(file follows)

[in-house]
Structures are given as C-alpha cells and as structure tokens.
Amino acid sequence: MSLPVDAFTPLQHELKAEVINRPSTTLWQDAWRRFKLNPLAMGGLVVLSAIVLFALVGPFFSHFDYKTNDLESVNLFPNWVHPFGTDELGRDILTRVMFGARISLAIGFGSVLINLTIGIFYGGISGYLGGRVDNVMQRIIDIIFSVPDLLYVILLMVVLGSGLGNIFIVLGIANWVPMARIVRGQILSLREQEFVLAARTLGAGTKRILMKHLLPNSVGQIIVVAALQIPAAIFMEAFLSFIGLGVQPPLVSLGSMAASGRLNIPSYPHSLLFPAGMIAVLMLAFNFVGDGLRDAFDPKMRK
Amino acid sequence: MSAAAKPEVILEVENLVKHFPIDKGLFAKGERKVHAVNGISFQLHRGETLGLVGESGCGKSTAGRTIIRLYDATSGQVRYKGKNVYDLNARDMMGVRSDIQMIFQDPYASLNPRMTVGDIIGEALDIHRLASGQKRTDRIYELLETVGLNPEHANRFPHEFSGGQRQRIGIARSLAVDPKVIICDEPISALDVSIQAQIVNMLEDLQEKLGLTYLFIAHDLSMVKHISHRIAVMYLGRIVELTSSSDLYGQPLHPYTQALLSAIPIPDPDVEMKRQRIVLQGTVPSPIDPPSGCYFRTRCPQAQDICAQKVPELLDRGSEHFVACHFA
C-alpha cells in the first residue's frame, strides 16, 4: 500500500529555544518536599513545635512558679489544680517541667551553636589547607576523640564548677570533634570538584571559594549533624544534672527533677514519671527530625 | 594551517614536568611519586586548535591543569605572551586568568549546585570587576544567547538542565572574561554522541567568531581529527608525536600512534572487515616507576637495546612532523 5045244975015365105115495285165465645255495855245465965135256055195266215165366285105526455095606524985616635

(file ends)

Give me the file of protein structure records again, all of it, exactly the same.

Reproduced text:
[in-house]
Structures are given as C-alpha cells and as structure tokens.
Amino acid sequence: MSLPVDAFTPLQHELKAEVINRPSTTLWQDAWRRFKLNPLAMGGLVVLSAIVLFALVGPFFSHFDYKTNDLESVNLFPNWVHPFGTDELGRDILTRVMFGARISLAIGFGSVLINLTIGIFYGGISGYLGGRVDNVMQRIIDIIFSVPDLLYVILLMVVLGSGLGNIFIVLGIANWVPMARIVRGQILSLREQEFVLAARTLGAGTKRILMKHLLPNSVGQIIVVAALQIPAAIFMEAFLSFIGLGVQPPLVSLGSMAASGRLNIPSYPHSLLFPAGMIAVLMLAFNFVGDGLRDAFDPKMRK
Amino acid sequence: MSAAAKPEVILEVENLVKHFPIDKGLFAKGERKVHAVNGISFQLHRGETLGLVGESGCGKSTAGRTIIRLYDATSGQVRYKGKNVYDLNARDMMGVRSDIQMIFQDPYASLNPRMTVGDIIGEALDIHRLASGQKRTDRIYELLETVGLNPEHANRFPHEFSGGQRQRIGIARSLAVDPKVIICDEPISALDVSIQAQIVNMLEDLQEKLGLTYLFIAHDLSMVKHISHRIAVMYLGRIVELTSSSDLYGQPLHPYTQALLSAIPIPDPDVEMKRQRIVLQGTVPSPIDPPSGCYFRTRCPQAQDICAQKVPELLDRGSEHFVACHFA
C-alpha cells in the first residue's frame, strides 16, 4: 500500500529555544518536599513545635512558679489544680517541667551553636589547607576523640564548677570533634570538584571559594549533624544534672527533677514519671527530625 | 594551517614536568611519586586548535591543569605572551586568568549546585570587576544567547538542565572574561554522541567568531581529527608525536600512534572487515616507576637495546612532523 5045244975015365105115495285165465645255495855245465965135256055195266215165366285105526455095606524985616635